Editors’ Note: Neil Young reviews John Fea’s The Bible Cause: A History of the American Bible Society. Later this week, David Hammack offers his own perspective on the book.
Last year, the American Library Association recorded a new entry on its annual list of the ten most challenged library books. For the first time ever, the Bible joined the ranks of top offenders, along with 2015’s other titles, including “Fun Home,” “Fifty Shades of Grey,” and “Two Boys Kissing.” At the same time, the Bible continues to be regularly ranked as Americans’ favorite book.
How to explain the Bible as both the privileged and the pariah in American public life? It might be too easy to see the Bible’s split standing as reflective of the nation’s religious divide, a book as fiercely beloved by its adherents as it is besmirched by its opponents. Popular narratives of religion and politics in the United States further propel this divide, rendering American public life as a battle between religious traditionalists and secular progressives.
Since the Supreme Court’s 1963 ruling that banned devotional Bible readings in public classrooms, the Bible has figured prominently in that story. Christians seek to push the Bible back into the public square, not only though restoring school prayer and Bible reading but also through bringing biblical values to bear on supposedly secular questions, particularly political matters of gender and sexuality. Secular progressives defend American public life from such impositions, guarding the nation’s religious neutrality against theocratic aims.
It’s a tidy tale, of course. But tidy tales hide messy untruths and flatten the compelling divergences and inconsistencies that animate American history. In this particular case, the Bible’s contested status among Christians gets overlooked by a simplistic narrative that divides the world between believers and skeptics pitted against each other rather than each grappling with their own internal issues. And yet throughout American religious history, Christians have debated questions of the Bible, including its proper translation, its authority, and its inerrancy.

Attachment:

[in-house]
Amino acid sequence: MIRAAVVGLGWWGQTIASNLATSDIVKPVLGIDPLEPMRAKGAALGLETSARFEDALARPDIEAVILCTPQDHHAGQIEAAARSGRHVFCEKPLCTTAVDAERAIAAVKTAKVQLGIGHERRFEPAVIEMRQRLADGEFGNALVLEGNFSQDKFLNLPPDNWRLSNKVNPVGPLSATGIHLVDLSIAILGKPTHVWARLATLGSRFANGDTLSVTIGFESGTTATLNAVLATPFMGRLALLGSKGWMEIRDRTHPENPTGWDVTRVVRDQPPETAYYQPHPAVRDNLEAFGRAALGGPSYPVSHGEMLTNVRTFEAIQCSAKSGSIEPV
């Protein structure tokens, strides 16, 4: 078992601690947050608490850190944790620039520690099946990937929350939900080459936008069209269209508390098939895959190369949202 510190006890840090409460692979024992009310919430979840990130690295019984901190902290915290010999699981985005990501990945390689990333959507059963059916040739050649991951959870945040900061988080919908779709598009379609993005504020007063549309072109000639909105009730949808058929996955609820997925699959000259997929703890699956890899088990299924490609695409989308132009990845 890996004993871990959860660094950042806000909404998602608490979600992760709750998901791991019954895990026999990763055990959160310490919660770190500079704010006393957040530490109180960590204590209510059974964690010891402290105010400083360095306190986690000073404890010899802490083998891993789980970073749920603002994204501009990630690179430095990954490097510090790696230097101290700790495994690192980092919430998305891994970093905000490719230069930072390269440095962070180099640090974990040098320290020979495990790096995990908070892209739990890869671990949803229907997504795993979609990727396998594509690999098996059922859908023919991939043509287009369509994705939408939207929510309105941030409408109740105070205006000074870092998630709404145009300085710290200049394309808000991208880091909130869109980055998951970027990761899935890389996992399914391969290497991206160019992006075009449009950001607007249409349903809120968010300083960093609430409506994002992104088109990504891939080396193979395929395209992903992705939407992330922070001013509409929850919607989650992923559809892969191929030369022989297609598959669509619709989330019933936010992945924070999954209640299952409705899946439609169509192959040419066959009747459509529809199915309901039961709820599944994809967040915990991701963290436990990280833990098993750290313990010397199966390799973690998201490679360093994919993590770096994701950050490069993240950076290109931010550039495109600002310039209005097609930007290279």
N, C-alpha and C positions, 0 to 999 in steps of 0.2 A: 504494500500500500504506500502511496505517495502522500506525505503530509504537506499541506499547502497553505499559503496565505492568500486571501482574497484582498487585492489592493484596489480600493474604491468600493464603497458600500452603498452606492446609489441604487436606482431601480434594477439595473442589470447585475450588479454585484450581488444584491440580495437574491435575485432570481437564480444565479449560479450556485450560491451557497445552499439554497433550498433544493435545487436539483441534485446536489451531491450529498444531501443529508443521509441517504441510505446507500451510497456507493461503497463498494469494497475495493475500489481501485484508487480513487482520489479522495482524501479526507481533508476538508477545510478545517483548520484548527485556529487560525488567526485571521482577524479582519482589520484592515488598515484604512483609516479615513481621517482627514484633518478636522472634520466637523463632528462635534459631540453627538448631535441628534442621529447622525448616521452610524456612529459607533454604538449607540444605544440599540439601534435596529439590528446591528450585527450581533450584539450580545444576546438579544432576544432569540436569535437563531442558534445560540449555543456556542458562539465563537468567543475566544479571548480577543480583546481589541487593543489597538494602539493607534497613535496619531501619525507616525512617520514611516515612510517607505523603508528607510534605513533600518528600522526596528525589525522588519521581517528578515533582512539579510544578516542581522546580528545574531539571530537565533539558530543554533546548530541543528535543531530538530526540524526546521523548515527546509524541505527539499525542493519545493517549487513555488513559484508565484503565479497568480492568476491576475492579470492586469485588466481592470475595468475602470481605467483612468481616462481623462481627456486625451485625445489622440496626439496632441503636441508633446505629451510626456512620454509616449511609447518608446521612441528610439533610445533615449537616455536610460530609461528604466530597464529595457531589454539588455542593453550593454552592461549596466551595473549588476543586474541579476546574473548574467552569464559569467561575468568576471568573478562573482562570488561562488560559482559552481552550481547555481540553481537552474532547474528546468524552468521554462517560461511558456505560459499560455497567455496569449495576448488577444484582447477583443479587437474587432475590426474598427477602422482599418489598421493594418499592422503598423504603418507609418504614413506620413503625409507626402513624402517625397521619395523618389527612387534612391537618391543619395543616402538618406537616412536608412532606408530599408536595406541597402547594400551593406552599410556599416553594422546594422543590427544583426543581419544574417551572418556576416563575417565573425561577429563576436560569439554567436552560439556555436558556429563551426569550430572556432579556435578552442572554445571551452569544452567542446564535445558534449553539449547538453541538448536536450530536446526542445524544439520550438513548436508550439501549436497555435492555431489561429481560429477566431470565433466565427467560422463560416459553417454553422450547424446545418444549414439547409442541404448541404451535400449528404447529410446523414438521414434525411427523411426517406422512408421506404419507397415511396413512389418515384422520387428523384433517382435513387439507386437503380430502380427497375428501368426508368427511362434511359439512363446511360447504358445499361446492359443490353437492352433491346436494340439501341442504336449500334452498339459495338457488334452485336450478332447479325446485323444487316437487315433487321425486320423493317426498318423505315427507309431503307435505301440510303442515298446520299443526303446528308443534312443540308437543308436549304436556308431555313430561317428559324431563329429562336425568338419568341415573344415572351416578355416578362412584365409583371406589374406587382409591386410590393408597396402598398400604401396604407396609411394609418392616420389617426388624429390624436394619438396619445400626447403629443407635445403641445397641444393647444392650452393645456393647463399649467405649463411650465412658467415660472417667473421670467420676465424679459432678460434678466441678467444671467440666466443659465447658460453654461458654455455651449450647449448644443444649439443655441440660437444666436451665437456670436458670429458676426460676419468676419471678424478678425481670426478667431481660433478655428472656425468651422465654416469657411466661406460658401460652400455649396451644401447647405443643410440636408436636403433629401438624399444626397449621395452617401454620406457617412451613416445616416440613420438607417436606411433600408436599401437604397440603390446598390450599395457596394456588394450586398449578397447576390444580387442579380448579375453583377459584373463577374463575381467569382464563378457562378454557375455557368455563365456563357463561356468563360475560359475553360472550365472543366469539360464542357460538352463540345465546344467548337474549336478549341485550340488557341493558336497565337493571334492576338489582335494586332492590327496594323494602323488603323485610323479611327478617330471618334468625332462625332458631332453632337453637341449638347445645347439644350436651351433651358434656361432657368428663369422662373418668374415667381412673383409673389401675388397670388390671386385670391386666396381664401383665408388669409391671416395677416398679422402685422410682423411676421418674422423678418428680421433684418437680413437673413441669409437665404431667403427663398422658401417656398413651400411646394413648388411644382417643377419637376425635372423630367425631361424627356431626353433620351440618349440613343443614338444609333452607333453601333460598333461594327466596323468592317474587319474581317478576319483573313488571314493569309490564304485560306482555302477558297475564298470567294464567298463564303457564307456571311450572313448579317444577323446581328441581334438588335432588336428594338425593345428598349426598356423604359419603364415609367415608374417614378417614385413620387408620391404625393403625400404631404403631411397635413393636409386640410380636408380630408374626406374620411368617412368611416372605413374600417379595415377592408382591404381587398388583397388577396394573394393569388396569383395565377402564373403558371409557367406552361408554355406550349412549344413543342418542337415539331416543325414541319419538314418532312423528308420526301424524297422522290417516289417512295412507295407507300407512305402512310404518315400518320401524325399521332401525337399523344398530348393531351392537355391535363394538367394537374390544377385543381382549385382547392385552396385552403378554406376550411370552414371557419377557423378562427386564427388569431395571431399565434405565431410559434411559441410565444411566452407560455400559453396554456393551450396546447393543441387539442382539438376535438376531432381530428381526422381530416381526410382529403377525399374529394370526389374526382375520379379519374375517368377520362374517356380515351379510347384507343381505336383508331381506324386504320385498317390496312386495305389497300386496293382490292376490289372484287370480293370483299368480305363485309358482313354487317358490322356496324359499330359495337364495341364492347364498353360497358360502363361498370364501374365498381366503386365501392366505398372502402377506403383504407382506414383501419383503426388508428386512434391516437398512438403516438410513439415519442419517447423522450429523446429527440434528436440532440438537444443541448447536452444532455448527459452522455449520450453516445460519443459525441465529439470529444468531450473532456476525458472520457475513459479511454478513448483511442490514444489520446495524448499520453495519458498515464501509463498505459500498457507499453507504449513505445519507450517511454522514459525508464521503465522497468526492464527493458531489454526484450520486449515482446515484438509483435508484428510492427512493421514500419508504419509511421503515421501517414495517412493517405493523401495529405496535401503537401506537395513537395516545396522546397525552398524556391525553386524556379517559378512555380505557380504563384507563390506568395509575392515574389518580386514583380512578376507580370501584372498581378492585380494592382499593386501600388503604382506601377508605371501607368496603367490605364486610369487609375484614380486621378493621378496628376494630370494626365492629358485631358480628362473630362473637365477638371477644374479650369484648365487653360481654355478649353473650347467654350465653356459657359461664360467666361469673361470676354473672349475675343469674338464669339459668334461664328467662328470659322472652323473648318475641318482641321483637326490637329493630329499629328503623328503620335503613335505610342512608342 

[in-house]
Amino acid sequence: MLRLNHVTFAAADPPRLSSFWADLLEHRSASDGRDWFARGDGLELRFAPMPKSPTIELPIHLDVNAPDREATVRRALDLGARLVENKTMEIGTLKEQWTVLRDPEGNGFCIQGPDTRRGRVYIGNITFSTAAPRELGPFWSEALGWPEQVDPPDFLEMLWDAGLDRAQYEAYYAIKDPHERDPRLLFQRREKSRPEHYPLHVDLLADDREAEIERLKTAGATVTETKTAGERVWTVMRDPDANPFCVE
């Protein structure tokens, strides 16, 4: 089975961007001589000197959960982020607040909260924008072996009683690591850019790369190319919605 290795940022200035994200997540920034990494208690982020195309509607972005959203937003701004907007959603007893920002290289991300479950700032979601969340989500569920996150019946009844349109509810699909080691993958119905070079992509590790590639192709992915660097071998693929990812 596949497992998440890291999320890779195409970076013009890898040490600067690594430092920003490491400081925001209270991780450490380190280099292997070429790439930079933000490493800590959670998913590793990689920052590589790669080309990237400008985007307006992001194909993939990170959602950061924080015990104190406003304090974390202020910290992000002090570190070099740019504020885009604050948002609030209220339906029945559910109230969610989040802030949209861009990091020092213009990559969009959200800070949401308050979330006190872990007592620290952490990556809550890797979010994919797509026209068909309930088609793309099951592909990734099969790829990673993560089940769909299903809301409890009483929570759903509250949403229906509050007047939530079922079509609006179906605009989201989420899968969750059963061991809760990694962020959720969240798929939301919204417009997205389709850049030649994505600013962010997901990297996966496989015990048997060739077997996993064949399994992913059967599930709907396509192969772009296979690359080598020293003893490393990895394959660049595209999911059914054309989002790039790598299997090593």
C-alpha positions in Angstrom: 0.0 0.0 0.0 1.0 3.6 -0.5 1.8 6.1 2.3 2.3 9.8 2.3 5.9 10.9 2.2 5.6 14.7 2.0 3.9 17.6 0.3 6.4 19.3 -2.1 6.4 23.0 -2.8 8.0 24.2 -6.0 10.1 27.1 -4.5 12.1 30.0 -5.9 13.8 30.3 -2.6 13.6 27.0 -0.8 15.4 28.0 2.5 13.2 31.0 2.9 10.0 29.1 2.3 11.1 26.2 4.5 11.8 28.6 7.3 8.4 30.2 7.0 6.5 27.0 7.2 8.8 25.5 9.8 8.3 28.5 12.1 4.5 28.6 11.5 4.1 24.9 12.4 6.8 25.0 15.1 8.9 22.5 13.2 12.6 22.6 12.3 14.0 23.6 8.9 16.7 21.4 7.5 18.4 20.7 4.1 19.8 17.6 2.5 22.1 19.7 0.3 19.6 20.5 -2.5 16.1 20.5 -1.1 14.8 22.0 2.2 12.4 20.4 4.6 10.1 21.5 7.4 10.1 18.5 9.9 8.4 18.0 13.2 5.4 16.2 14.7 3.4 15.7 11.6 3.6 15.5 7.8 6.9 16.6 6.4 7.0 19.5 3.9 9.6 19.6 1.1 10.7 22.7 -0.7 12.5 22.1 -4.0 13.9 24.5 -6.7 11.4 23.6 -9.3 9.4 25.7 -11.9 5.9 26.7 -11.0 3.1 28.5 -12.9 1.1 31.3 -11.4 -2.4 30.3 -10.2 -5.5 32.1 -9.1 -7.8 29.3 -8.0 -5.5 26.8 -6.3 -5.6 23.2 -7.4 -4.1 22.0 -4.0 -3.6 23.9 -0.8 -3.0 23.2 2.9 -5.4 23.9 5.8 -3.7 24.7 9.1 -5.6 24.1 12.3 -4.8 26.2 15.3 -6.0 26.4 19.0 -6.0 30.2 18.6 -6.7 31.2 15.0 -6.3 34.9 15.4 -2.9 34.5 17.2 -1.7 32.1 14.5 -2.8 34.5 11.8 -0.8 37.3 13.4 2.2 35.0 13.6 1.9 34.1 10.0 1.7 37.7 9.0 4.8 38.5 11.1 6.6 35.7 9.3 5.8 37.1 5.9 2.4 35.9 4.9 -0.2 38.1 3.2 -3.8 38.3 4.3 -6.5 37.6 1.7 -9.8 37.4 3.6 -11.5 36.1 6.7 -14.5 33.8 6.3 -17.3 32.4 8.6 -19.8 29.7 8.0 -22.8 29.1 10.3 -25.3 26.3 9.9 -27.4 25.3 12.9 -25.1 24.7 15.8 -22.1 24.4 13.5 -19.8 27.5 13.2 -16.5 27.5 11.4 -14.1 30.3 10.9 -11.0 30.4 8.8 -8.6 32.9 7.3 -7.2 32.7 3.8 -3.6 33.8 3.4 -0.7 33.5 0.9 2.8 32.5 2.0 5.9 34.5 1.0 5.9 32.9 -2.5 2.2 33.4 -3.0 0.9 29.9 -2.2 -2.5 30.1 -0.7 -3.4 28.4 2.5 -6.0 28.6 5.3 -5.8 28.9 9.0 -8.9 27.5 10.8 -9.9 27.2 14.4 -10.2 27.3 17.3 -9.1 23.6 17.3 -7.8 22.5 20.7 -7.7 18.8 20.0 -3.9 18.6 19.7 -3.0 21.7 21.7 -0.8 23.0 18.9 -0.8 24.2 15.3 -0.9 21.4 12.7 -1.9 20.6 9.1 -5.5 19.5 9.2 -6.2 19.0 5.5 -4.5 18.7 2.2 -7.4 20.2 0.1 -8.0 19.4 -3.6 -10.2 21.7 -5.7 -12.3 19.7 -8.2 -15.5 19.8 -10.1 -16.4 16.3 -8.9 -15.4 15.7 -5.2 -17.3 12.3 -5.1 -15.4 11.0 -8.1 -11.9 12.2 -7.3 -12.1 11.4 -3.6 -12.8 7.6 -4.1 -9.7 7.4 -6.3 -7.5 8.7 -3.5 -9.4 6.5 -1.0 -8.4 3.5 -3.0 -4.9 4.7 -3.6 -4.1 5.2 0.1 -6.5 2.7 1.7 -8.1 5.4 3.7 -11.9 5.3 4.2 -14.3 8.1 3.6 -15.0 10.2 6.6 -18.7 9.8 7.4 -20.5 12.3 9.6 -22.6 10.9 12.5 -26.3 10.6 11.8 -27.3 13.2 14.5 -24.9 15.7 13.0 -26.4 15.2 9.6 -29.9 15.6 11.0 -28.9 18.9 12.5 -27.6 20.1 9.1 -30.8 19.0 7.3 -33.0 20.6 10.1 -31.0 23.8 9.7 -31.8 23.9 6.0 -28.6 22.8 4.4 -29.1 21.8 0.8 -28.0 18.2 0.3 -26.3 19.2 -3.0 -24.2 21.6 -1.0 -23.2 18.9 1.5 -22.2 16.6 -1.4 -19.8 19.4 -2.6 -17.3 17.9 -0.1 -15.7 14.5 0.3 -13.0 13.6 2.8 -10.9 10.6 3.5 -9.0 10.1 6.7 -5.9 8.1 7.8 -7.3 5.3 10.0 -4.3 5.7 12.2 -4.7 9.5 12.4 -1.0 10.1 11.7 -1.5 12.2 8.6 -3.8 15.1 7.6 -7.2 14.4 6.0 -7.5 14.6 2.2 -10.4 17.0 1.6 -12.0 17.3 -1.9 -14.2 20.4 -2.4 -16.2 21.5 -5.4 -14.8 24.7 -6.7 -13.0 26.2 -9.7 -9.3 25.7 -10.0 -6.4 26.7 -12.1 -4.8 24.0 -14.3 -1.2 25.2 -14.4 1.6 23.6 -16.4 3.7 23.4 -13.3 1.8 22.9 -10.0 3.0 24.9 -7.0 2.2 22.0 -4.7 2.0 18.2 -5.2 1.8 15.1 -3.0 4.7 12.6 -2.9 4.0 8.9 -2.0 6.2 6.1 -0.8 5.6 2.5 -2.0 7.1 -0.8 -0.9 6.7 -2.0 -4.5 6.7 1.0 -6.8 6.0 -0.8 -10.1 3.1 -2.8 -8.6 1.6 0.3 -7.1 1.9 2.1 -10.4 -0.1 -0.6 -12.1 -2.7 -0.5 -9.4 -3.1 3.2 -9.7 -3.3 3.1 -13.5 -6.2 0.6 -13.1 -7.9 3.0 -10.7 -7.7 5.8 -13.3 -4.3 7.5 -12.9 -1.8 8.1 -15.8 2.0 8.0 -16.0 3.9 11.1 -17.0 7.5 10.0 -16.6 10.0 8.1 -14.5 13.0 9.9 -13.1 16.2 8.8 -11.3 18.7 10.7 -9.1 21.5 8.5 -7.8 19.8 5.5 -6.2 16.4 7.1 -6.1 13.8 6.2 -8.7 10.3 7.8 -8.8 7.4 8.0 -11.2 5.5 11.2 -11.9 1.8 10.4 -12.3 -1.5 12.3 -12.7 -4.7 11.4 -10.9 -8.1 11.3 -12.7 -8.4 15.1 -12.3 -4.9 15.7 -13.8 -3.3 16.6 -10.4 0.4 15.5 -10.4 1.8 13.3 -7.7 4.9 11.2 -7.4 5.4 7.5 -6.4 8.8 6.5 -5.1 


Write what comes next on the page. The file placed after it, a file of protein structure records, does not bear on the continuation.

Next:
Religious historians have provided rich scholarship on how those disagreements often propelled theological innovations, denominational divisions, and religious realignments. But one of the surprising pleasures of John Fea’s new book, The Bible Cause: A History of the American Bible Society, is how Fea shows that these debates lurked inside and shaped the development of the nation’s most important benevolent society devoted to the Good Book.
Founded in 1816, the American Bible Society organized to produce and distribute Bibles throughout the world. Dispensing Bibles across a vast country with rudimentary transportation networks presented constant challenges, but whatever logistical hurdles the ABS faced were eased by a spirit of unity within the organization. ABS leaders believed they had one task before them: ensuring every American had a Bible in his or her hand. After that, the ABS trusted the Holy Spirit to do the rest, enticing and conscripting the Bible’s readers into the Christian faith.
That business model depended on deeply-held Protestant beliefs about the intercessory work of the Holy Spirit, but it also established certain institutional practices, including a growing central administration devoted to tracking and promoting how many Bibles it distributed annually, that ultimately hampered the ABS’s ability to assess its own effectiveness at converting Americans to Christianity and strengthening their faith through deeper biblical engagement. In the meantime, the ABS’s Protestantism played out in other ways, namely a latent anti-Catholicism that tinged the Society’s efforts throughout the nineteenth century. At its founding, the ABS opened itself to partnership with Catholics in distributing the Bible. But as Catholic immigration to the United States surged after 1830, the ABS spurned any Catholic associations and committed its work to spreading the Protestant Bible as a weapon against Catholicism. ABS publications warned against the growing “Catholic menace,” and ABS agents derided the Catholic Church for promoting superstitions and heretical rituals among its members.
Only the “volume of truth,” as one ABS publication put it, could turn back the papist tide. By that, the ABS meant the Authorized Version of the Bible or the King James Version (KJV), as it was commonly known. The Catholic Church prohibited its members from reading the King James Version, thus denying Catholics from the soul-saving truth that the ABS believed its official version alone provided. From its start, the ABS had sidestepped potential skirmishes among its Protestant members by publishing KJV Bibles “without note or comment” that might betray a denominational perspective. Now in championing the King James Version against the Catholic Church’s opposition to it, the American Bible Society used its Bible to not merely spread the Christian message but to push back against those who falsely claimed the Christian mantle.